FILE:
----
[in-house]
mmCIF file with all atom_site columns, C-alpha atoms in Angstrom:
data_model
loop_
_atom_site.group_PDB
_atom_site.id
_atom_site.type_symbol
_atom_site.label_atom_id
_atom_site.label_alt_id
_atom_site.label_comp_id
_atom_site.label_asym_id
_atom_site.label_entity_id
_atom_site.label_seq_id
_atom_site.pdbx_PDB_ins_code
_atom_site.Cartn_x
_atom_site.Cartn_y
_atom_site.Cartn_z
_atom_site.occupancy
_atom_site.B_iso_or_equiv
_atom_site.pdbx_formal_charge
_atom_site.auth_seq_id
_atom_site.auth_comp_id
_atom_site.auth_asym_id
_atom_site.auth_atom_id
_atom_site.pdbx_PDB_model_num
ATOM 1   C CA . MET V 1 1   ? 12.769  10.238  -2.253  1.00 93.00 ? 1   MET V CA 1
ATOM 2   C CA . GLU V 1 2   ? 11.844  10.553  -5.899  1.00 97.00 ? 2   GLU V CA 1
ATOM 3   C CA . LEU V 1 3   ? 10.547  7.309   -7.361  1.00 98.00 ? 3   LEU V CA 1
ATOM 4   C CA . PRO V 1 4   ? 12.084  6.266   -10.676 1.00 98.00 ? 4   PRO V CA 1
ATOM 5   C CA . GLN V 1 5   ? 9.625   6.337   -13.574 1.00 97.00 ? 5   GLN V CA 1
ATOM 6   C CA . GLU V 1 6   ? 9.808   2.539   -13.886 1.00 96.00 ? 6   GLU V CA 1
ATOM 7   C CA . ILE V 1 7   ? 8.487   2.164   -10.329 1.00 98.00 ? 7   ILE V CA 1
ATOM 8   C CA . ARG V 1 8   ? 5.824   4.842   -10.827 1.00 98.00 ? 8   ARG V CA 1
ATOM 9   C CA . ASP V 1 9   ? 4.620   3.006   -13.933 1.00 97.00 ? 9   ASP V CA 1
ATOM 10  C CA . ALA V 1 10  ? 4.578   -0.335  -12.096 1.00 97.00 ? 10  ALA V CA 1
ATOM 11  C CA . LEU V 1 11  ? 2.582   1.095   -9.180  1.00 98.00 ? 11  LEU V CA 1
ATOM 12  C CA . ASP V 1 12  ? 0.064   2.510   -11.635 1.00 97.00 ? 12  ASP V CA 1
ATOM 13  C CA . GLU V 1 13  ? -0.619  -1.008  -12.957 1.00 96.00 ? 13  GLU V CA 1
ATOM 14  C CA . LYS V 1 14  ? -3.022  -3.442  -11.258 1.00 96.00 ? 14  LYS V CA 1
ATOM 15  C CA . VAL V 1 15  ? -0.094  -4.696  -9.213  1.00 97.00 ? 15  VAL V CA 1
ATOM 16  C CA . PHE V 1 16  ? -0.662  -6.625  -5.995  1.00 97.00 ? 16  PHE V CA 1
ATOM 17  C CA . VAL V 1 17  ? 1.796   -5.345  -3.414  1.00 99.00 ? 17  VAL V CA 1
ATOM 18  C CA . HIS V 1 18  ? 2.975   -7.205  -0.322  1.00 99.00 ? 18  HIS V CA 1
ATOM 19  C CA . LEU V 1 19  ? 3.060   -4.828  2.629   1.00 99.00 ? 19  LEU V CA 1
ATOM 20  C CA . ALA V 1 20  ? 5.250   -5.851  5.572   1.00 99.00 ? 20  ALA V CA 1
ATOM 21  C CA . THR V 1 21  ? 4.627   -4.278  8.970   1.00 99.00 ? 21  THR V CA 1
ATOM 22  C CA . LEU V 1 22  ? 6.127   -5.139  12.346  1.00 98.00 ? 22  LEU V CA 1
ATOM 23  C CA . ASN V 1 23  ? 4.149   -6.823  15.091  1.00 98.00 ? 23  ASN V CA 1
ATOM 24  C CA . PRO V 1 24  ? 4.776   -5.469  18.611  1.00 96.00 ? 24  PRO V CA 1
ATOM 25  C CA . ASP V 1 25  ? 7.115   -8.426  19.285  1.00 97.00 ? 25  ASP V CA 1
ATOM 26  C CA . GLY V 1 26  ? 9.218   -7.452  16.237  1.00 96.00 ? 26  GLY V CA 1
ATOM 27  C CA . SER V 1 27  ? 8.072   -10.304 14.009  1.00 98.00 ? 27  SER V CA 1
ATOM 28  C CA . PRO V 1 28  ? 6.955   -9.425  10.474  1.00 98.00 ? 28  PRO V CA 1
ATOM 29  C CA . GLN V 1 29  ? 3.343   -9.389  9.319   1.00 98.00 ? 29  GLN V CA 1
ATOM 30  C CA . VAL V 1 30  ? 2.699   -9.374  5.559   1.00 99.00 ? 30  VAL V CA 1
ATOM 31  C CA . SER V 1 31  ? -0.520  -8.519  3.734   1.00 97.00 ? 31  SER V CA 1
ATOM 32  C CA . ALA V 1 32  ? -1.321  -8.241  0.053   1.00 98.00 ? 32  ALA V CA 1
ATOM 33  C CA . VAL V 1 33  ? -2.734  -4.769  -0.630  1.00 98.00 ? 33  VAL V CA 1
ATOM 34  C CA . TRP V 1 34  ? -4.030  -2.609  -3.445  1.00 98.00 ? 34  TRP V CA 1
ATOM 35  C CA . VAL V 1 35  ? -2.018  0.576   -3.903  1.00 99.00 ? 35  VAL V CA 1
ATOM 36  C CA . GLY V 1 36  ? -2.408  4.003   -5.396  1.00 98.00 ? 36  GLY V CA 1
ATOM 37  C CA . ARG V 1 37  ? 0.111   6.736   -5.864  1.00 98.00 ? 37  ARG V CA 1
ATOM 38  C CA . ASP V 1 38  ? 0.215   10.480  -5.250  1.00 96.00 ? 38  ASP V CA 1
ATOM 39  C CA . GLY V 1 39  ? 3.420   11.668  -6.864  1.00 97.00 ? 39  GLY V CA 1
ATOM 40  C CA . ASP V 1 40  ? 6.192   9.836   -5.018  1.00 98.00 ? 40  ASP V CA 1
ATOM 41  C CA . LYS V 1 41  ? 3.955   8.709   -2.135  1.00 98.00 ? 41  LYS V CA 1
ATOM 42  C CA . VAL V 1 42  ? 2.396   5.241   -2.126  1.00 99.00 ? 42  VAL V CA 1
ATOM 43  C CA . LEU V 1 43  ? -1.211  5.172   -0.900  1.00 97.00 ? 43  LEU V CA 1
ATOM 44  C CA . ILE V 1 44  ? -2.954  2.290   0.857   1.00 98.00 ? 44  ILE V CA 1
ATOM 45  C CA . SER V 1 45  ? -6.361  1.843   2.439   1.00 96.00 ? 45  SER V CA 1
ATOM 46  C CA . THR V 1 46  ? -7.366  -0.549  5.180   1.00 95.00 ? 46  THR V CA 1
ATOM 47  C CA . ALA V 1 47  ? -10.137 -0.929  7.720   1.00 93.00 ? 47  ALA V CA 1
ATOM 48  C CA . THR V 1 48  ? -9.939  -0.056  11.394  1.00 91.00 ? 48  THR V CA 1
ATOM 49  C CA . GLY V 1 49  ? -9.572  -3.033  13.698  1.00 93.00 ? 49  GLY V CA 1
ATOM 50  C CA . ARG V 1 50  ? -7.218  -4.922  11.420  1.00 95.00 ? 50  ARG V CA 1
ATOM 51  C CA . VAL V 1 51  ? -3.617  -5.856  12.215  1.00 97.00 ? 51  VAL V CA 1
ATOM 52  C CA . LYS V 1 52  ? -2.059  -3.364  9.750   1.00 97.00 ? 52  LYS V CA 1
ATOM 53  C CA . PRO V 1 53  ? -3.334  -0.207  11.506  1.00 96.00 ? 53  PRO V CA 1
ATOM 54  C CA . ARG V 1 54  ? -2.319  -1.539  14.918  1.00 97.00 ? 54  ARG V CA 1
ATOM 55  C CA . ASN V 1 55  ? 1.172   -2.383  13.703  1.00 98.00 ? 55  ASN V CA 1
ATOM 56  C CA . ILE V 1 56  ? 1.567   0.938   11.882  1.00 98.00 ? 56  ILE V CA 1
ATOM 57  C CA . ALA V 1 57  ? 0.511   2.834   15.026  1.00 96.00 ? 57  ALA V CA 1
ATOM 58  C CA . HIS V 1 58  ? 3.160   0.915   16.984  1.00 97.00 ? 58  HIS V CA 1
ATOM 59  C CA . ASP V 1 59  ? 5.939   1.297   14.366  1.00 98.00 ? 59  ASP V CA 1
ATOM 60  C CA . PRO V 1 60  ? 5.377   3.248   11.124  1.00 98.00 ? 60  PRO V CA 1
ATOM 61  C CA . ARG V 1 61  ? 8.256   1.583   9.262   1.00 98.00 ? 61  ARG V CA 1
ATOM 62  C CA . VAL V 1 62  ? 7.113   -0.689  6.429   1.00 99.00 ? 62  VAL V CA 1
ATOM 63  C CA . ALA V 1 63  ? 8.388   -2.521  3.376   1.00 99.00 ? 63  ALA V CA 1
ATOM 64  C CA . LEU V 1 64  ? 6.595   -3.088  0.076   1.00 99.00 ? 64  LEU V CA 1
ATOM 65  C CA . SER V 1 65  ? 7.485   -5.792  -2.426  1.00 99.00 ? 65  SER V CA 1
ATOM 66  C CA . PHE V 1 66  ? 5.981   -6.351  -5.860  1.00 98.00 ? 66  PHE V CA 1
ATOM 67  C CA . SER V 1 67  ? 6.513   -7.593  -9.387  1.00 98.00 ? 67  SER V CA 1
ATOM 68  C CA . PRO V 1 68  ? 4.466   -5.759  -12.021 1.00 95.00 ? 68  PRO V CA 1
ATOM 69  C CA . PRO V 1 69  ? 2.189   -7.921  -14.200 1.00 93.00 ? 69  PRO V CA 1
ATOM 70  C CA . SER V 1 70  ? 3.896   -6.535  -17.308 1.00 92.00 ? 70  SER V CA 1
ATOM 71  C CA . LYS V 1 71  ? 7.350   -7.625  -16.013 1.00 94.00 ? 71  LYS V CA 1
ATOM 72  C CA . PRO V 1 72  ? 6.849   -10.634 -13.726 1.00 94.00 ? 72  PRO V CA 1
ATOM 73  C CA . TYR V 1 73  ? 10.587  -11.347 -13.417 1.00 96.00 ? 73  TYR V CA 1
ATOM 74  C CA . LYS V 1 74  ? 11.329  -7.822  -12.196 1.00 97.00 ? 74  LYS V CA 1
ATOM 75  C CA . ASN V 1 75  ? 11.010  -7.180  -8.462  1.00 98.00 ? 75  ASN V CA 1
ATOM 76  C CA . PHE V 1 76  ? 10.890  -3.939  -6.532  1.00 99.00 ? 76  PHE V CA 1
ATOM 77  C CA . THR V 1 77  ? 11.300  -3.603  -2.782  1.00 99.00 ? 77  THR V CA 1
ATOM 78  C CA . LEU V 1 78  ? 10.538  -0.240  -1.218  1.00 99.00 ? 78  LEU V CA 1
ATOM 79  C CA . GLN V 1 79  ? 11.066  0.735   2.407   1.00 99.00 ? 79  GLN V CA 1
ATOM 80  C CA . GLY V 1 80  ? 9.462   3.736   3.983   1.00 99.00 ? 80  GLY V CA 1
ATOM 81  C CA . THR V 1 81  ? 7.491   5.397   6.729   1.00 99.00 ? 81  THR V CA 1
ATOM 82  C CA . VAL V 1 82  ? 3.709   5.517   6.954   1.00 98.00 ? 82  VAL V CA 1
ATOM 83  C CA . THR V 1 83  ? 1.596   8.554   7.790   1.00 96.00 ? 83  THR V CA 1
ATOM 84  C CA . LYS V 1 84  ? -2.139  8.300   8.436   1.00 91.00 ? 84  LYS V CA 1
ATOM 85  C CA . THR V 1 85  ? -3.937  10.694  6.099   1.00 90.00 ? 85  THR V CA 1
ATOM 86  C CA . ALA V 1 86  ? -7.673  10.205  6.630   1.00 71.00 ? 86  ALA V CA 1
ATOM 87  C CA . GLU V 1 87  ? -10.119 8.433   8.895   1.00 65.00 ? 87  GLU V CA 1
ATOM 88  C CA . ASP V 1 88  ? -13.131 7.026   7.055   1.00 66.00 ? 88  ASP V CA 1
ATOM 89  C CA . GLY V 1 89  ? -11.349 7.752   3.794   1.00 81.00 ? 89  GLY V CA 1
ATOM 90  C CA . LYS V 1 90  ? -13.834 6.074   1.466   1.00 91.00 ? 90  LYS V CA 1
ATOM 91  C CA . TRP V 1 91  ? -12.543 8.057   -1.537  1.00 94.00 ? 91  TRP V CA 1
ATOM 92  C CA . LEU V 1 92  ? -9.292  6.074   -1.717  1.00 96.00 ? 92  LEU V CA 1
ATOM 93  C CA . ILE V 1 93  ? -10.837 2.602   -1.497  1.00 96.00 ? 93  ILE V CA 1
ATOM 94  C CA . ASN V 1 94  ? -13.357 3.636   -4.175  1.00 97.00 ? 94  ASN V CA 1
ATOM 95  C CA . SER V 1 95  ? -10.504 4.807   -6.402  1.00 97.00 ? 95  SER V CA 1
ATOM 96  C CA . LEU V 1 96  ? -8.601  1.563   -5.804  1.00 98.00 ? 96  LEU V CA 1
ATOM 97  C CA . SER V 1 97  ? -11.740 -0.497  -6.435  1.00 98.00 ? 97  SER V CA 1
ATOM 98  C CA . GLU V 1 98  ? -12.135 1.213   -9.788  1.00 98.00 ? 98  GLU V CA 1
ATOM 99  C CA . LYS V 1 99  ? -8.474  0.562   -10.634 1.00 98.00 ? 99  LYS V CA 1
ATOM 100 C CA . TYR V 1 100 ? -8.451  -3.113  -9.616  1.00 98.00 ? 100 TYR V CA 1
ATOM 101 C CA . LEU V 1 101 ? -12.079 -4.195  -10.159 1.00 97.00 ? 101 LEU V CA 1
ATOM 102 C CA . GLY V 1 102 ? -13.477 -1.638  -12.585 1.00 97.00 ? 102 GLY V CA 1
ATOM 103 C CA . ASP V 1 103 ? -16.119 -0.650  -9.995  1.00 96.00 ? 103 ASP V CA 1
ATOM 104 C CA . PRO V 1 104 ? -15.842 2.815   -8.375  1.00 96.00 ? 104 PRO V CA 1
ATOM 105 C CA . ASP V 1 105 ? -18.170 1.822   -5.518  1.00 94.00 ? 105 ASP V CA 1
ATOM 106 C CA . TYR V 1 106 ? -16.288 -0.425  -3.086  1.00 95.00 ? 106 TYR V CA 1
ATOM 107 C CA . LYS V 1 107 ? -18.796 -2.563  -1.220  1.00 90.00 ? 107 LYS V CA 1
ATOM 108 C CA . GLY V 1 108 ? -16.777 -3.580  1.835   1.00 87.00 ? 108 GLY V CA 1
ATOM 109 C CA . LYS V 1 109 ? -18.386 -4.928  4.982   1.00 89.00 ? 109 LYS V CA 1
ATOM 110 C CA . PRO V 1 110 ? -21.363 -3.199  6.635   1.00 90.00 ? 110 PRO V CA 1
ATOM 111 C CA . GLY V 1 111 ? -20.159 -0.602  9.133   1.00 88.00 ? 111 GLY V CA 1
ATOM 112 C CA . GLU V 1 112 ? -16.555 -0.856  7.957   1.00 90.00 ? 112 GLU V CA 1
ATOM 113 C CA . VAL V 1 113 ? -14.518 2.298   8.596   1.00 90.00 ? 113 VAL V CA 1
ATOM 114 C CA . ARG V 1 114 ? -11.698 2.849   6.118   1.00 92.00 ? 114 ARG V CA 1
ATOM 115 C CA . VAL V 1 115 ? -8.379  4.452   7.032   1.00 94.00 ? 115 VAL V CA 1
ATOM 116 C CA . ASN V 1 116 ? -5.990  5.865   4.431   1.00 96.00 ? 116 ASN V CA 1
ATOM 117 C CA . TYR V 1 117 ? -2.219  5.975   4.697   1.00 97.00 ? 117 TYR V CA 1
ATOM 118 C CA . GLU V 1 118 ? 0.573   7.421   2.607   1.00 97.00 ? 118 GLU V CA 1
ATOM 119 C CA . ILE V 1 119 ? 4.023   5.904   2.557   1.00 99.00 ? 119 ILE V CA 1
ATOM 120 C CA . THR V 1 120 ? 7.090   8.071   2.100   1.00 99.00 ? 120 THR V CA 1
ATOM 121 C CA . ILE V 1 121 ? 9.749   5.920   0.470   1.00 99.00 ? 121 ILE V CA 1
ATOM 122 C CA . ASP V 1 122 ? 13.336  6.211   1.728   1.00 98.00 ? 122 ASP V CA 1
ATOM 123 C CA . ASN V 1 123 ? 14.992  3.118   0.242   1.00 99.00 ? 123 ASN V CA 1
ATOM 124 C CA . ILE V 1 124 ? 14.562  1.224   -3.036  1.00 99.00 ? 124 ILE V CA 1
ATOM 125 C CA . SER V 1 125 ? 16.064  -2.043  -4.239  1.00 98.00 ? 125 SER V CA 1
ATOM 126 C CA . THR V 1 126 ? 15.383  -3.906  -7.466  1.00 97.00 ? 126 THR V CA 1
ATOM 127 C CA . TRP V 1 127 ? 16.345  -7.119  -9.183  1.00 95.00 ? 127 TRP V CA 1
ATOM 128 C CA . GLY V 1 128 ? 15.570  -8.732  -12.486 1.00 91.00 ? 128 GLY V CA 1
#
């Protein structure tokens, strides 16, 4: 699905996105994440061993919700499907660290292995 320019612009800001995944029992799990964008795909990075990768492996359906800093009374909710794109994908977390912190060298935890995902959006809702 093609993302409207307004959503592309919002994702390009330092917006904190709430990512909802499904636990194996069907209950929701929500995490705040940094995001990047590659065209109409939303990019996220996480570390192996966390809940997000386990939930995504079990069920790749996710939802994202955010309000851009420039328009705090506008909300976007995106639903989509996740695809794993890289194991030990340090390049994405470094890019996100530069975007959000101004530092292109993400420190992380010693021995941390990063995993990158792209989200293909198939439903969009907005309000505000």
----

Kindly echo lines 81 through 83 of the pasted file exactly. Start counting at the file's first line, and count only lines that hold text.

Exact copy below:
ATOM 56  C CA . ILE V 1 56  ? 1.567   0.938   11.882  1.00 98.00 ? 56  ILE V CA 1
ATOM 57  C CA . ALA V 1 57  ? 0.511   2.834   15.026  1.00 96.00 ? 57  ALA V CA 1
ATOM 58  C CA . HIS V 1 58  ? 3.160   0.915   16.984  1.00 97.00 ? 58  HIS V CA 1